Mental health program for northern Sask. girls awarded multi-year funding
Interconnectedness is the name of the game for participants in Heart Linked Community Services Co-operative’s programs.
The organization supports young girls in northern Saskatchewan, offering mental health-focused education and retreats.
“Heart Linked was founded … in response to some very tragic events going on up north,” Co-founder Cathy Edwards said. “There were cases of suicide clusters among young Indigenous girls. And there was simply a group of women — mostly moms — who got together and said, ‘what can we do?’
“And instead of waiting for government interventions or resources to move into those remote communities, we decided to plan a retreat and bring some of these girls who were really suffering to Saskatoon, to experience joy and belonging and attend workshops on building self-esteem.”
The organization has been getting recognition for its ambitious goals and positive impacts since 2017, when it launched its first retreat.
“It’s very collaborative,” Edwards said. “We work with our partner communities to address any specific trauma or triggers within the community, and the leaders from the community are very engaged in helping craft the process. "
She added that the group's focus is "on asset-building, rather than crisis intervention. By working with youth … we are hoping to give them some tools in their toolbox to avoid crises and mental health challenges later on in life.”
Conexus Credit Union committed this year to giving Heart Linked $15,000 annually for three years. The funds will help support the organization’s work in Lac La Ronge, Pinehouse, Cole Bay, Jan’s Bay and Green Lake.
“Too often, we hear stories of youth here in our province who have lost their battle with mental health,” said Dan Kirby, Conexus regional vice president of retail sales. “In many cases, these young people suffered without the knowledge and tools necessary to combat these struggles.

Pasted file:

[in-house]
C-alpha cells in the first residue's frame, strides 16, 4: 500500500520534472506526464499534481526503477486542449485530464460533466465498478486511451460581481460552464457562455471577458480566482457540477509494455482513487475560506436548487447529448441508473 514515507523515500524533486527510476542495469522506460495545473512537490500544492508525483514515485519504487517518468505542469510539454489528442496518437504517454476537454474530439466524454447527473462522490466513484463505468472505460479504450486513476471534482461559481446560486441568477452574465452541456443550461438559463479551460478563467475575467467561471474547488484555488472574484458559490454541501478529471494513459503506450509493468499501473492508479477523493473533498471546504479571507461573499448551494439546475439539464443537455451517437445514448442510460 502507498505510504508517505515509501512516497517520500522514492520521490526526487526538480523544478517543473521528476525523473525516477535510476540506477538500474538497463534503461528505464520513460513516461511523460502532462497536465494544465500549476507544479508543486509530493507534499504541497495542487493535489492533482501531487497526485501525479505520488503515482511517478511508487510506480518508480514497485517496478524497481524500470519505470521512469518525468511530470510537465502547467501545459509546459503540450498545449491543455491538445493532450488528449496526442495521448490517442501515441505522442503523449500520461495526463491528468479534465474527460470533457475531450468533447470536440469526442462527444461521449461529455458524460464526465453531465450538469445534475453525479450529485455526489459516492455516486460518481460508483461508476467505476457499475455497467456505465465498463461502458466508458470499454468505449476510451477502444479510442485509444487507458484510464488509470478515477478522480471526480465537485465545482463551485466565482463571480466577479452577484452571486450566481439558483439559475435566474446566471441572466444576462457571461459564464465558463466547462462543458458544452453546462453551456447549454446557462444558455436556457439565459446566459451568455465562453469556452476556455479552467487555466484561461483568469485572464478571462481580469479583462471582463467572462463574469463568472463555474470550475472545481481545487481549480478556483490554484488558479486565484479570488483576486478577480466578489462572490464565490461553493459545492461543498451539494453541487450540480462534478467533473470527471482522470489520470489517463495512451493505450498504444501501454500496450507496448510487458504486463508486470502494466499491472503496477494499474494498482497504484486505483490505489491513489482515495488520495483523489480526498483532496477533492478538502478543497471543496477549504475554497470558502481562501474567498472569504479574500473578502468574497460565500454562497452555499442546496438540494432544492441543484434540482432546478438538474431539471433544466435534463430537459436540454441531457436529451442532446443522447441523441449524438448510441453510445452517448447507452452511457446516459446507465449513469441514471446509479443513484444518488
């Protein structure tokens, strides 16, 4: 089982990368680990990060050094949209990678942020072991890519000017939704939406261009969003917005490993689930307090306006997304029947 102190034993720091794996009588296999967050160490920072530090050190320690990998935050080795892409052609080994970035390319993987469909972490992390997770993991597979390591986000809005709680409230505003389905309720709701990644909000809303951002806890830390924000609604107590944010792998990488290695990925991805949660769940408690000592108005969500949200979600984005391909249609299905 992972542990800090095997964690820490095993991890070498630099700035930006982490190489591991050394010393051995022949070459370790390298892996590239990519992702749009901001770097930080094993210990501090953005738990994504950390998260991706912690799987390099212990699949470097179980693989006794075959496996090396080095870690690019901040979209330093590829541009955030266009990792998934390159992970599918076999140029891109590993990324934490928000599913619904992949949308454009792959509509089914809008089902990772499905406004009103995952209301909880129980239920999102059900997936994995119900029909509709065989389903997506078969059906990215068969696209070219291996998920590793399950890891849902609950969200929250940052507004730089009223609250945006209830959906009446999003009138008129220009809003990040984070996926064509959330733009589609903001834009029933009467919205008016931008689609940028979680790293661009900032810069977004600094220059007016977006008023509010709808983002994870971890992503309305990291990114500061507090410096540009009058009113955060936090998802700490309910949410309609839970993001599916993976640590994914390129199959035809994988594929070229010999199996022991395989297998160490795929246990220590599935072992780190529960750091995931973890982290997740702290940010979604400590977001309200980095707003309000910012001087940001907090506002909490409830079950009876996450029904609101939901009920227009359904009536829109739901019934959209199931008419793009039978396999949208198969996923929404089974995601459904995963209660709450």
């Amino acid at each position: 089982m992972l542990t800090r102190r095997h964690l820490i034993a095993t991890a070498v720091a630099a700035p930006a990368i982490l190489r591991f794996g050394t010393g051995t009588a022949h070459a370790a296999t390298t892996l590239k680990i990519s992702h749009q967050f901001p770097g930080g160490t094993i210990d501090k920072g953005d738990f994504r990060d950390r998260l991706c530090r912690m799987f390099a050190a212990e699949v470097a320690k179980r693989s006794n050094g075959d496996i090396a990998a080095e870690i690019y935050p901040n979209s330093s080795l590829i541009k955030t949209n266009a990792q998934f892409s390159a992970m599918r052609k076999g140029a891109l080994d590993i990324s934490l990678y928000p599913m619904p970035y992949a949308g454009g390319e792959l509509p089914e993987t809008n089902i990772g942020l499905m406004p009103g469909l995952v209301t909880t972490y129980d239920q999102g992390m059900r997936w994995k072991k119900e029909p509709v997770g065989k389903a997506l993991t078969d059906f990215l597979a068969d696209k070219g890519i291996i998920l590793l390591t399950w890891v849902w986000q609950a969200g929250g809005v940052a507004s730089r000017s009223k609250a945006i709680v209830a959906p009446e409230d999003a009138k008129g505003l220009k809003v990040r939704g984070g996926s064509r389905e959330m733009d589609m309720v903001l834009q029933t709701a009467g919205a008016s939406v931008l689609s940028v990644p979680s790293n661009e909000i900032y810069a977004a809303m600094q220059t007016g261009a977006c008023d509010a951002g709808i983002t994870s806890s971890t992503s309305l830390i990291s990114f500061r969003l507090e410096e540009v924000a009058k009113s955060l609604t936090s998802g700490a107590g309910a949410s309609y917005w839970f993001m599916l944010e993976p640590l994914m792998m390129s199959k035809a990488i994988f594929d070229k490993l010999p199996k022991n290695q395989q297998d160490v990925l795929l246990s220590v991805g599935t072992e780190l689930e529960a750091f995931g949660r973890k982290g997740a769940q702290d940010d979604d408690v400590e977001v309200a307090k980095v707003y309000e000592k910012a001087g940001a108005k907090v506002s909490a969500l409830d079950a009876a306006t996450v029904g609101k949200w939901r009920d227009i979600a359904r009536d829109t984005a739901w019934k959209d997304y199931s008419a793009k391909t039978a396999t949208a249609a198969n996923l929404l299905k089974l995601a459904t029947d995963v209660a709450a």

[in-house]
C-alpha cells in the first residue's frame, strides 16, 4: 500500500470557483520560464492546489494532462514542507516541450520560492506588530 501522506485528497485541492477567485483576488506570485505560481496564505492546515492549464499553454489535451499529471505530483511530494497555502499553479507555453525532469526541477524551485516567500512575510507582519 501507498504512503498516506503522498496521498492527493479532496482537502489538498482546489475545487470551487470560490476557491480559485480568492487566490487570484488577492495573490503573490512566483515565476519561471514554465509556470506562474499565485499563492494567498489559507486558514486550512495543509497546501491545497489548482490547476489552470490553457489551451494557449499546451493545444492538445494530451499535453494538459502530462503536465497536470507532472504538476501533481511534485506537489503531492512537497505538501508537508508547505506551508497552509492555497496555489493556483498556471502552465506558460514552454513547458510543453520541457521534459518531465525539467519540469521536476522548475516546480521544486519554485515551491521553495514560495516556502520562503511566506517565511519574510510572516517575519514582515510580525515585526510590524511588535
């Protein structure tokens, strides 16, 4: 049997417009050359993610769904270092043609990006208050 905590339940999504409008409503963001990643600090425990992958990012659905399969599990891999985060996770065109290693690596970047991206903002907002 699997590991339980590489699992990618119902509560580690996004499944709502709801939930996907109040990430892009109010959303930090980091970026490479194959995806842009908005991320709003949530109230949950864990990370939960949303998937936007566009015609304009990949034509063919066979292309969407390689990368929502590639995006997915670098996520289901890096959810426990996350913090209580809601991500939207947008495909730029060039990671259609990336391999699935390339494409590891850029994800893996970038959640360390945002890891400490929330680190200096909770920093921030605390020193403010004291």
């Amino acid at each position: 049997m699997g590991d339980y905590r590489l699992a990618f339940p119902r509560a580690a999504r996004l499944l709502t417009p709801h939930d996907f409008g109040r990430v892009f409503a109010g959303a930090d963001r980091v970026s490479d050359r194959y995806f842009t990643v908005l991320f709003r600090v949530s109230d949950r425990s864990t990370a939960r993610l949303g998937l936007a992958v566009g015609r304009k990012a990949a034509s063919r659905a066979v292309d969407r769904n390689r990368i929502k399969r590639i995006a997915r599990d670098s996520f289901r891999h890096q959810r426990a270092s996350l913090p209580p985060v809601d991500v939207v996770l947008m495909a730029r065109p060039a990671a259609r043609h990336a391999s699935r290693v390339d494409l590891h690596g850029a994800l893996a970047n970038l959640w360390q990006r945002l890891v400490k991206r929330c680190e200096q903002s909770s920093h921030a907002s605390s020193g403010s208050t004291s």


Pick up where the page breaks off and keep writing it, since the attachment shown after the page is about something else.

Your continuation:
“We’re proud to be partnering with Heart Linked, who are focused on providing these resources to young women living in some of Saskatchewan’s most remote and vulnerable communities.”
Because Heart Linked works on building programs and relationships within each community, Edwards says they have always had a mandate to stay in a community as long as they sees value in the program.
“When we start working with a community, we stay,” she said.
The grant allows Heart Linked to consider branching out into other communities, or offering retreats to older youth — currently, the program is limited to girls in sixth grade.
“We’d like to stay connected to these girls as they grow up,” Edwards said.
For some participants, the lessons learned at Heart Link’s retreats can last a lifetime.
Sonal Kavia, Heart Link’s director of education, recalls an afternoon when northern students came for a retreat at the University of Saskatchewan.
“It was just a quiet moment walking down the hallway with one of the girls, and she said ‘this is the best day ever,’" Kavia said. “And I asked her why. And she said this was the first time she’d had a chance to come to Saskatoon, and she felt like she couldn’t believe this was for her.
“So, the way we’re showing up, that’s being felt.”
If you or someone you know is in immediate danger of self-harm or experiencing suicidal thoughts, please contact Crisis Services Canada (1-833-456-4566), Saskatoon Mobile Crisis (306-933-6200), Prince Albert Mobile Crisis Unit (306-764-1011), Regina Mobile Crisis Services (306-525-5333) or the Hope for Wellness Help Line, which provides culturally competent crisis intervention counselling support for Indigenous peoples (1-855-242-3310).
Julia Peterson, Local Journalism Initiative Reporter, The StarPhoenix